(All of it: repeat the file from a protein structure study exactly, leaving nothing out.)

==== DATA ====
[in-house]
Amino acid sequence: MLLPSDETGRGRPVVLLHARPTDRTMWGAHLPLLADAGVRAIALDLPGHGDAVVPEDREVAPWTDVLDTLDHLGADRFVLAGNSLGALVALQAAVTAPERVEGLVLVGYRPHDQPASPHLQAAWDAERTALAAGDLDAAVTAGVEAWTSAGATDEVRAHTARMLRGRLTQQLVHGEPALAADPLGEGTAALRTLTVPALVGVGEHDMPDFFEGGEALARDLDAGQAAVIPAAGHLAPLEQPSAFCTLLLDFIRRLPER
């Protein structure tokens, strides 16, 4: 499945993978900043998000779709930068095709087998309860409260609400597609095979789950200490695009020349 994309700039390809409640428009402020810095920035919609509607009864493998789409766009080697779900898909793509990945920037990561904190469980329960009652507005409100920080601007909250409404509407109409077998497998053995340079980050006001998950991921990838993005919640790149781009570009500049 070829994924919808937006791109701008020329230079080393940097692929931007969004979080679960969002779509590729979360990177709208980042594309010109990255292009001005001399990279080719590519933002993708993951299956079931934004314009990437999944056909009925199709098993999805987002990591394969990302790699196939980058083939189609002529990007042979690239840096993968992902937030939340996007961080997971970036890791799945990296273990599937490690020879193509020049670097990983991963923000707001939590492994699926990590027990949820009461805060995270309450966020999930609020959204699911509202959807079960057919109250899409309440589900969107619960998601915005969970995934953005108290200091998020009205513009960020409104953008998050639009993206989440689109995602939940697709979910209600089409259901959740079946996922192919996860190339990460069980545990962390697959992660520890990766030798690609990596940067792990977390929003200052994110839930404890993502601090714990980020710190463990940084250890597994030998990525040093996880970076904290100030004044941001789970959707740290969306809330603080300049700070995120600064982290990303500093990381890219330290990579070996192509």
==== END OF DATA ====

[in-house]
Amino acid sequence: MLLPSDETGRGRPVVLLHARPTDRTMWGAHLPLLADAGVRAIALDLPGHGDAVVPEDREVAPWTDVLDTLDHLGADRFVLAGNSLGALVALQAAVTAPERVEGLVLVGYRPHDQPASPHLQAAWDAERTALAAGDLDAAVTAGVEAWTSAGATDEVRAHTARMLRGRLTQQLVHGEPALAADPLGEGTAALRTLTVPALVGVGEHDMPDFFEGGEALARDLDAGQAAVIPAAGHLAPLEQPSAFCTLLLDFIRRLPER
């Protein structure tokens, strides 16, 4: 499945993978900043998000779709930068095709087998309860409260609400597609095979789950200490695009020349 994309700039390809409640428009402020810095920035919609509607009864493998789409766009080697779900898909793509990945920037990561904190469980329960009652507005409100920080601007909250409404509407109409077998497998053995340079980050006001998950991921990838993005919640790149781009570009500049 070829994924919808937006791109701008020329230079080393940097692929931007969004979080679960969002779509590729979360990177709208980042594309010109990255292009001005001399990279080719590519933002993708993951299956079931934004314009990437999944056909009925199709098993999805987002990591394969990302790699196939980058083939189609002529990007042979690239840096993968992902937030939340996007961080997971970036890791799945990296273990599937490690020879193509020049670097990983991963923000707001939590492994699926990590027990949820009461805060995270309450966020999930609020959204699911509202959807079960057919109250899409309440589900969107619960998601915005969970995934953005108290200091998020009205513009960020409104953008998050639009993206989440689109995602939940697709979910209600089409259901959740079946996922192919996860190339990460069980545990962390697959992660520890990766030798690609990596940067792990977390929003200052994110839930404890993502601090714990980020710190463990940084250890597994030998990525040093996880970076904290100030004044941001789970959707740290969306809330603080300049700070995120600064982290990303500093990381890219330290990579070996192509």